The main issue here is that while many aspects of string theory are not currently testable there's no reason to think that they will be forever, or even for the forseeable future. String theory is attractive mathematically, and it accounts for many observed phenomena, but it remains a theory in its infancy. For the time being, I think the physics community is allowing string theory space to grow in the hopes that it will yield results sooner rather than later. When first proposed, many aspects of relativity were untestable, yet that theory has proven to be incredibly fruitful.

The second issue, summed up elegantly by Jason Rosenhouse, is that while string theory accounts for all the phenomena that more conventional models do, "spirituality" has, thus far, proven to be a rather sterile way of explaining the universe. There are no phyisical processes whose operation requires that we invoke the metaphysical. Despite thousands of years of effort, there are no confirmed cases of ghostly hauntings, of precognition, or of telepathy that lead us in any way to suspect an as-yet unknown metaphysical ether. Thus, to propose a theory that is not presently testable but relies on the principles of physical law seems at least reasonable. To propose the existence of a thing that has never been observed, has no measurable consequences for anything that can be observed, and has repeatedly been found to be unnecessary to explain anything we observe, is simply foolish.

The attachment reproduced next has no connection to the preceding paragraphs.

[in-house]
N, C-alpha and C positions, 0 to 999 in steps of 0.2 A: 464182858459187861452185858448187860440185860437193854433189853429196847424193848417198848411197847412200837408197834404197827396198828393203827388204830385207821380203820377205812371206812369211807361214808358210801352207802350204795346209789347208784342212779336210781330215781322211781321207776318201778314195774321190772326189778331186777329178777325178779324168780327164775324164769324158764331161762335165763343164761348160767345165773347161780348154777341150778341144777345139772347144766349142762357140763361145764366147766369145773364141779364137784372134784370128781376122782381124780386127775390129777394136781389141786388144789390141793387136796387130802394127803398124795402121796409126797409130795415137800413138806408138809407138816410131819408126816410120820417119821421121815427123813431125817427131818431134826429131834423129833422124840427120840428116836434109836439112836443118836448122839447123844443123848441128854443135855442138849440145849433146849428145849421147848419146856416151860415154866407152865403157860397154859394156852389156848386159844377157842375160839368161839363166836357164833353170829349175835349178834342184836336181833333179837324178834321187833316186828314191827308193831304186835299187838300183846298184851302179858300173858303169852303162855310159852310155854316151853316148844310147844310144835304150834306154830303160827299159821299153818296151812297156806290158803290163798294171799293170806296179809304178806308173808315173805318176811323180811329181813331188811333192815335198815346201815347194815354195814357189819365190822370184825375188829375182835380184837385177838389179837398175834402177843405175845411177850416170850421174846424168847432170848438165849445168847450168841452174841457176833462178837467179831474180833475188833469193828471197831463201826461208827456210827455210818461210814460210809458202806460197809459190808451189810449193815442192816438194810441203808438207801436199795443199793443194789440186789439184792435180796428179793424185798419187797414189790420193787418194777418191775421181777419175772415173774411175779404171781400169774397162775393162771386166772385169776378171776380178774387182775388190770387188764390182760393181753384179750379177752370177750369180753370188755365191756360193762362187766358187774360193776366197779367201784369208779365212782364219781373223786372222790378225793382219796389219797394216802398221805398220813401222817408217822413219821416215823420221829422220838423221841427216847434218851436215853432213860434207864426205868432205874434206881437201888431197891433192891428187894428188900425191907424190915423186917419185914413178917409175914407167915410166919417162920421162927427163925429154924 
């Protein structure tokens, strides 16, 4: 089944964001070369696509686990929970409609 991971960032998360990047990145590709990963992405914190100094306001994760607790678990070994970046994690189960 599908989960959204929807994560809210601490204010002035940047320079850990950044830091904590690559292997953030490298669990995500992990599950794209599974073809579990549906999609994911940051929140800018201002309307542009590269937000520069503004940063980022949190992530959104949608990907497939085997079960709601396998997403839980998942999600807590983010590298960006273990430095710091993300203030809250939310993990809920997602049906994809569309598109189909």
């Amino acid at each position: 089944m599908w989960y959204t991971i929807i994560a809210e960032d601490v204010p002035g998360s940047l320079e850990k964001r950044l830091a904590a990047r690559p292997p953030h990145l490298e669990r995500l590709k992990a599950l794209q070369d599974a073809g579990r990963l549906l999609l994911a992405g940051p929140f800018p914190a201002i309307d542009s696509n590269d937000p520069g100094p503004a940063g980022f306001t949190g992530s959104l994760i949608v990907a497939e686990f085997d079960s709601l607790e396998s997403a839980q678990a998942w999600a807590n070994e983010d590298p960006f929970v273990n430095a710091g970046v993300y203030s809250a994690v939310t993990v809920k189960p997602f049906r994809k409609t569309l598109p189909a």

Third, and this is a bit of a niggling point, the quote that Bookmobile supplies is simply in factual error. It does appear that Princeton University has both a Department of Religion and a seminary. This, in combination with the Philosophy Department, makes it very clear that numerous scholars at Princeton are quite free to espouse a belief in a "plane of spirit"** It is not that the metaphysical has no place in the academy, but that it has no place in science. Sadly, the invocation of "spirit" in science usually boils down to a "just because" argument and, thus, is extremely unhelpful.